Such a vision of our species is not, of course, to every reader's liking. Christopher Lehmann-Haupt, for example, noted in his New York Times review of July 25, 1987 that whereas in his earlier novels, Greenan had "always succeeded at creating morally degenerate charmers, crazies whom one could root for because the moral universe they inhabited was ambiguous enough to make the intensity of their malevolent passions winning," in A Can of Worms he "keeps backing and filling, [as] a mean-spiritedness sets in that makes one wonder whether the joke is going to be worth one's trouble." Lehmann-Haupt's response suggests his praise for Greenan's previous novels was somewhat misconceived, not realizing that to be even a degree too charmed by his homicidal characters is to be implicated in their madness. The "backing and filling" the Times reviewer noted is more likely the worm-filled dirt falling on his own grave, unless we want to deny the likes of Swift, Twain, and Nathanael West their comic visions.
Yes, the human community in this and other Greenan works is a bucket of maggots, a can of worms. So much does this conceit invade every breath and page of the novel that readers like Lehmann-Haupt may find it, as Hawthorne said of his Scarlet Letter, "impossible to throw any cheering light" upon. Each time I read A Can of Worms, however, I can't help but be grateful for its humor and portrayal of its characters' predicaments and fates, and admire the aesthetic control the novel displays in its structure, language, motifs, rhythms, facticity, and plot. Nothing obliges the author of this entertaining but morally astringent comedy to be any more cheering than that.
Two brief scenes, as I mentioned in the beginning, sturdily frame Greenan's entangled horrors. In the opening, Nathalie, a French-Canadian motel maid, sums up Ludy Gilman's death in an iambic dimeter French quatrain.
While Arlene sobbed into a wad of pink Kleenex, Nathalie contemplated the faint impression in the nap of the electric-blue rug — the night manager's last at the Montevideo — and said in a tone of wonder, "So quick it happened. So sudden. Poor Ludy! He was not old, either. Only a touch of gray in his funny wavy hair. A crazy type, but I liked him — even if he was always pinching my derrière. . . and chasing after all the pretty young boys, too.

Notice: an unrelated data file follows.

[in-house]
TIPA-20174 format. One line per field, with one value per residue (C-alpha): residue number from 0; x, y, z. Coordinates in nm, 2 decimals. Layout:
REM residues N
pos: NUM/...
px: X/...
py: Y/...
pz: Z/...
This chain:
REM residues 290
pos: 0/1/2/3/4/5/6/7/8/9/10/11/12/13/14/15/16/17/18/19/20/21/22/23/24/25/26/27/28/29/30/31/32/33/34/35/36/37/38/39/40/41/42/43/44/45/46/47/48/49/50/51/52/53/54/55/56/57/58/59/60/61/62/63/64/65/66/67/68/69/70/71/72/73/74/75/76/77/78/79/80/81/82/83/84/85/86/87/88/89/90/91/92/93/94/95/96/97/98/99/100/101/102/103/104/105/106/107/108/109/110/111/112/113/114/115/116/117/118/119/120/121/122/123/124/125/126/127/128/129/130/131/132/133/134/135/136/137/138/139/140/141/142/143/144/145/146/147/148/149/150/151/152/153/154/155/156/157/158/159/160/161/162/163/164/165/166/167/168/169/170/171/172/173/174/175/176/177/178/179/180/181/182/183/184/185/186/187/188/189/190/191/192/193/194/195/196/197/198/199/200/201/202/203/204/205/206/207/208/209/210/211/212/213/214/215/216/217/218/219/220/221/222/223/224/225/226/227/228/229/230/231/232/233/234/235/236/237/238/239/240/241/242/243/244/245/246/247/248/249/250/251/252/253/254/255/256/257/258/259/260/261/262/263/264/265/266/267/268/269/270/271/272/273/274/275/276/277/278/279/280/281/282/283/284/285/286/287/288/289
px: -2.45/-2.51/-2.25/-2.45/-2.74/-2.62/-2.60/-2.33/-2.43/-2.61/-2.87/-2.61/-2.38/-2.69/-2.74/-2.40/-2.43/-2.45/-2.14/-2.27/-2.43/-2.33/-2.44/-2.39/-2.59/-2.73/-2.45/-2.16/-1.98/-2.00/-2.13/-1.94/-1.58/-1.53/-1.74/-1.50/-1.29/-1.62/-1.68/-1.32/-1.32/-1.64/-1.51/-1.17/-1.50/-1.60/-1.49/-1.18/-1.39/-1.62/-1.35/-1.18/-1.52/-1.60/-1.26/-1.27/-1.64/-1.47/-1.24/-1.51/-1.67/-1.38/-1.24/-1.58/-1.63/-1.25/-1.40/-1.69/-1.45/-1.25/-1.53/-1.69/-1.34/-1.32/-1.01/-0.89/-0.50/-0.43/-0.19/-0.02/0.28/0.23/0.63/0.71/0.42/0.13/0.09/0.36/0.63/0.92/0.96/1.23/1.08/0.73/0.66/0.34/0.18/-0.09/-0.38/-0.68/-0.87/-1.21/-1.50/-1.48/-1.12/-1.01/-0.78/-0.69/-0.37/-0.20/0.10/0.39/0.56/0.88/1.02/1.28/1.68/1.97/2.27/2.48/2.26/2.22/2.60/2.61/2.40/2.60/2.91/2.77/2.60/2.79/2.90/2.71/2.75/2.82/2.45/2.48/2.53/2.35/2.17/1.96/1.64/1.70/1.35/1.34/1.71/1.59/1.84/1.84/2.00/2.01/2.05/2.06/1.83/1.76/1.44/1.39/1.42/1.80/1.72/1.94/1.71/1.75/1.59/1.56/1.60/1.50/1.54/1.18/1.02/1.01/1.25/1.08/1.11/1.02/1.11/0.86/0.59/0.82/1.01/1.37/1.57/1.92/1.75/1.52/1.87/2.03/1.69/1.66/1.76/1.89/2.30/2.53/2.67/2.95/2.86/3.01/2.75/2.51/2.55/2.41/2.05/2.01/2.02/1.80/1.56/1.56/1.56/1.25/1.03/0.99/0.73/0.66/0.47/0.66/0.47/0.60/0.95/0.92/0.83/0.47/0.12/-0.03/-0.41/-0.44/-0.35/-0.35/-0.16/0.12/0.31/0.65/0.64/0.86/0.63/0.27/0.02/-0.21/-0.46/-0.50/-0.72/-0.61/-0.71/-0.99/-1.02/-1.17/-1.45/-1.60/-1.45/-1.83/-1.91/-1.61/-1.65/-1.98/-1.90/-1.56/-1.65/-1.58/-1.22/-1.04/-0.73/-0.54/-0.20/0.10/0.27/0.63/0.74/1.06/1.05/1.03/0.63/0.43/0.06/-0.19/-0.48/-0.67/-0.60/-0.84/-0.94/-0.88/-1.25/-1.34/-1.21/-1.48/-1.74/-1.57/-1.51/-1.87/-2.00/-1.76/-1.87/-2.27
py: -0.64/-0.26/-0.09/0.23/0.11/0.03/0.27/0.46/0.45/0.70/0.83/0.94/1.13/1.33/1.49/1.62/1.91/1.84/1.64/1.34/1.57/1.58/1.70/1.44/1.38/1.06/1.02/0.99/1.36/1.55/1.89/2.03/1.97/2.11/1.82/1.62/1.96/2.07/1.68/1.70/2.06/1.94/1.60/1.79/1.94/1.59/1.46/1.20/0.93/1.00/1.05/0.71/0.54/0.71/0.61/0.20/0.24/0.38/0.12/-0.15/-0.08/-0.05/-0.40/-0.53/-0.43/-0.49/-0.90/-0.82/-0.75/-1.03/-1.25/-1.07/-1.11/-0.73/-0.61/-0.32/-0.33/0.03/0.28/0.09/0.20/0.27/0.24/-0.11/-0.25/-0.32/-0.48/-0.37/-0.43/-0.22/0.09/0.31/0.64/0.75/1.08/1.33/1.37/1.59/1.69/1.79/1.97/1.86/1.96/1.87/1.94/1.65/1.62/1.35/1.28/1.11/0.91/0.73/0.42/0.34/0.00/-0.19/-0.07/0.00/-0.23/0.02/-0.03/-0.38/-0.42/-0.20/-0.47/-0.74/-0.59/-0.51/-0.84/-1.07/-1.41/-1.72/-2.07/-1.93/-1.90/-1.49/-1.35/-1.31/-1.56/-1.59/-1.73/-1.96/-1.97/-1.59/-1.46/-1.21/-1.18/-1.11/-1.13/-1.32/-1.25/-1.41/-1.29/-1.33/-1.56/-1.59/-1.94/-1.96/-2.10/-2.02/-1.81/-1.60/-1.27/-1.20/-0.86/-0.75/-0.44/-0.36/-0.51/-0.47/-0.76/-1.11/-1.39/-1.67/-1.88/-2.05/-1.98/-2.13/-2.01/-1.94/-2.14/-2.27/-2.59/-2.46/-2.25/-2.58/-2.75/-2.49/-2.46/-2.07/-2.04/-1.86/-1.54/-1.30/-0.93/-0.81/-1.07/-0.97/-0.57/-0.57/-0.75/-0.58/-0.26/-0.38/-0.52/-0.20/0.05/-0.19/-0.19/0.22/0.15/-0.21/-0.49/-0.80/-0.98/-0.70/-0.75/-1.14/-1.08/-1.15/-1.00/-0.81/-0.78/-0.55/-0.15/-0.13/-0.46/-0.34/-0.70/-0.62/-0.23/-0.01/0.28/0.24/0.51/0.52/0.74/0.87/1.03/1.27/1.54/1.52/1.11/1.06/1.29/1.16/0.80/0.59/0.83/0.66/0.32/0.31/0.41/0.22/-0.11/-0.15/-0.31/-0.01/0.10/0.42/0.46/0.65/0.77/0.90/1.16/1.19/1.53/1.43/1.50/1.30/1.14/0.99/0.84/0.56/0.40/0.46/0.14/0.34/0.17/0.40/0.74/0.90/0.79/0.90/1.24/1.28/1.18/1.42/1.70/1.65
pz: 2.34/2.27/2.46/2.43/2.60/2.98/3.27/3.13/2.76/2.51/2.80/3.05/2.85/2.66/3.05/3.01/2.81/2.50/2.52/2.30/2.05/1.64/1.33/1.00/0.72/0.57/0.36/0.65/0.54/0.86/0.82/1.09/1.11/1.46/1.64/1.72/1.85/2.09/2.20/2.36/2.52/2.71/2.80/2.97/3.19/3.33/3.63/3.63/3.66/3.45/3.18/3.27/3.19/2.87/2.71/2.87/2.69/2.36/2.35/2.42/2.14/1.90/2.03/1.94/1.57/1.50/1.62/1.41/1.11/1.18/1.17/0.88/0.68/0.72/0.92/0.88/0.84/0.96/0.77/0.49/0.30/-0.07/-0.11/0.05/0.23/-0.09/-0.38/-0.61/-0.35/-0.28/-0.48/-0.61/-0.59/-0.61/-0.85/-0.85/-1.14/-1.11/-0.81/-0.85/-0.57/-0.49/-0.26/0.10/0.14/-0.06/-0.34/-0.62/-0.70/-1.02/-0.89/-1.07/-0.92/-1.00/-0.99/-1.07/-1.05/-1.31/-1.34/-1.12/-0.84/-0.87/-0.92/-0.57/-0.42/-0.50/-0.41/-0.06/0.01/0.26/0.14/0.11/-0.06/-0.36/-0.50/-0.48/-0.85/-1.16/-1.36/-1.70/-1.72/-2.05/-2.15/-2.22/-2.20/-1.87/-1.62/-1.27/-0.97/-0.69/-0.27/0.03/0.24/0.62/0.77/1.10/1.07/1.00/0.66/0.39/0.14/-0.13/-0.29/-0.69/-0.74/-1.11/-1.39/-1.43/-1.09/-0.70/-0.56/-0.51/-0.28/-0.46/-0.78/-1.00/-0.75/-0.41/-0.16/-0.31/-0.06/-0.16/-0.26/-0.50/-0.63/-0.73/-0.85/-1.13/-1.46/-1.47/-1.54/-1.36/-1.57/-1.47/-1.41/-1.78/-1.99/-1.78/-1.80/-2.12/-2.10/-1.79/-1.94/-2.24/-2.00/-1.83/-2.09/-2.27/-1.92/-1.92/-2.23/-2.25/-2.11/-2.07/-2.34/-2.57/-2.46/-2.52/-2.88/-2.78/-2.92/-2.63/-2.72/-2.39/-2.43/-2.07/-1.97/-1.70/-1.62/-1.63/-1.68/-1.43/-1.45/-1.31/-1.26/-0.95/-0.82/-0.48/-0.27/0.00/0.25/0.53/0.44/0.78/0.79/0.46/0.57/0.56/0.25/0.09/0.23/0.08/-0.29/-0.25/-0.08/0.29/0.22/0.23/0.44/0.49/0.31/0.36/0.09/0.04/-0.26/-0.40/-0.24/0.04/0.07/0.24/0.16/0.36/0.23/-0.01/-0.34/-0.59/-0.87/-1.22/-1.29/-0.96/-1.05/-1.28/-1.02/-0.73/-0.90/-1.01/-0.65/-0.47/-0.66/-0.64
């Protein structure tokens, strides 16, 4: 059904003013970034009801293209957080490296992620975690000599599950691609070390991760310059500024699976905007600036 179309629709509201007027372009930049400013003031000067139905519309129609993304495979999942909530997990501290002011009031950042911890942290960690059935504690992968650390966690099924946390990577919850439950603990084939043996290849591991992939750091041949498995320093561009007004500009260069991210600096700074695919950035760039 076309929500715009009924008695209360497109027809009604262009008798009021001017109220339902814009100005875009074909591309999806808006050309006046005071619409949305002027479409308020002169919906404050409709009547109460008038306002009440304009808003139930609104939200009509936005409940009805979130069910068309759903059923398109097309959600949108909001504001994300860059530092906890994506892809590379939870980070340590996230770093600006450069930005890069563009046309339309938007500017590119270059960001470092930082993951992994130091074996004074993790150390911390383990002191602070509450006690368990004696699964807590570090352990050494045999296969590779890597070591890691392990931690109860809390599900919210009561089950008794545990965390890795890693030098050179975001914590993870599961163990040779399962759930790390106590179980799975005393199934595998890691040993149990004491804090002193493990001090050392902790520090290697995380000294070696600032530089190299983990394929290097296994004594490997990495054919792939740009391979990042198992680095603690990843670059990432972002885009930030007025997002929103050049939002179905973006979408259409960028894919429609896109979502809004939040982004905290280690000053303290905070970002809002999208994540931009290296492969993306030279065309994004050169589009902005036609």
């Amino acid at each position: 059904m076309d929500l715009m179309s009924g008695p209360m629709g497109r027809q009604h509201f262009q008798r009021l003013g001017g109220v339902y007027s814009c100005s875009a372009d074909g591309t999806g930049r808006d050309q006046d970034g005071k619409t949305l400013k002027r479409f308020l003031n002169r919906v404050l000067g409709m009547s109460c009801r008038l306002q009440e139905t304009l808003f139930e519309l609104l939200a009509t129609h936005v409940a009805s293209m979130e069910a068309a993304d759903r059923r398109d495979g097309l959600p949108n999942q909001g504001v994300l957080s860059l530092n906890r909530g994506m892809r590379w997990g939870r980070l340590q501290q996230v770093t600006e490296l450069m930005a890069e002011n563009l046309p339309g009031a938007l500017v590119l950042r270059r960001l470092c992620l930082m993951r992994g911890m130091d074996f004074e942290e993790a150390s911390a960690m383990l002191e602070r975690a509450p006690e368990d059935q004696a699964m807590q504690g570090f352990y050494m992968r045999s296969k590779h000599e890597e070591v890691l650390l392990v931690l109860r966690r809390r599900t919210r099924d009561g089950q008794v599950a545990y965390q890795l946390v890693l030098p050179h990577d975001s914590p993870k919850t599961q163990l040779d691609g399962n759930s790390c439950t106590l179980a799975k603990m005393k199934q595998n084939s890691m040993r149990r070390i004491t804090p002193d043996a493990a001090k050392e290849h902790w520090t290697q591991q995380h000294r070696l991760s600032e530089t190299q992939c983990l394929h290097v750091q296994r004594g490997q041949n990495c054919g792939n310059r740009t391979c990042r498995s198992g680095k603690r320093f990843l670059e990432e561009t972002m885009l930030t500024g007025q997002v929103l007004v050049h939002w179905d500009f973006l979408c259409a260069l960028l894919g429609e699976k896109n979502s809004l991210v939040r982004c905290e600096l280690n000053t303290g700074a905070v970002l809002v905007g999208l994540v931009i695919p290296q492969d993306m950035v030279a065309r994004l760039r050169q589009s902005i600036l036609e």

"La vie est brève,
Un peu d'amour,
Un peu de rève,
Et puis, Bonjour."
The brawny maid recited softly as though to herself. "But now, Arlene, it is necessary to dry your tears and call up Mr. Ortega. Tell him the whole tragic histoire. He will have to employ another night clerk tout de suite. And do not leave the desk until Alfred arrives, eh? There will be guests checking out. Me, I am going to poor Ludy's cabin and search for the names of his relatives. They will need to be phoned. It is all so sad and cruel. " (2)
From a last "faint impression in the nap of the electric-blue rug" arises Greenan's wriggling tale, and on this same rug, as he closes the frame, the book will end.
"Oh, mon Dieu — it's him, absolument," said Nathalie, jiggling her carpet sweeper. "The mouth, the eyes, the funny wavy hair — he is certainly the brother of Ludy who came here two months ago. Now he also is dead, and his rich wife, too — their heads chopped off like with the guillotine. Quelle horreur! [. . .] About faces, Mr. Ortega, I have a memory extraordinaire. It is him," said the maid unequivocally. "And they are all of them dead — the two brothers and the young rich wife. What a tragedy, eh?" She struck a dramatic pose and recited feelingly:
"La vie est vaine,
Un peu d'espoir,
Un peu de haine,
Et puis, Bonsoir."
Mr. Ortega glanced at her quizzically, and said, "I don't speak French, Nathalie."
"Quelle dommage. That is a little poem by Alfred de Musset — a thing I learn when I am small at school in Rimouski," she replied, a wistful note in her voice. "It means only that life is good for nothing. A little hope, a little hate — and then, good night. Very sad, n'est-ce pas?"
Before the motel owner could answer, however, his telephone rang and he picked it up.
Nathalie sighed, and resumed sweeping the wall-to-wall electric-blue broadloom. (214)
With the high formality of these two mirrored scenes — the repetitions of "funny wavy hair" and Alfred de Musset's concise rhymed equation; the "electric-blue rug" expanding to the "wall-to-wall electric-blue broadloom"; "It is all so sad and cruel" condensing to "Very sad, n'est-ce pas?"; and "the whole tragic histoire" that constitutes the narrative within the frame — Greenan seals shut his intricately ordered Can of Worms.
About the Author
Tom Whalen's nonfiction has appeared in Bookforum, Film Quarterly, The Missouri Review, Northwest Review, Studies in Short Fiction, The Wallace Stevens Journal, the Washington Post, and Witness. The Birth of Death and Other Comedies: The Novels of Russell H.Greenan is forthcoming from Dalkey Archive in July 2011.
His web address is www.tomwhalen.com.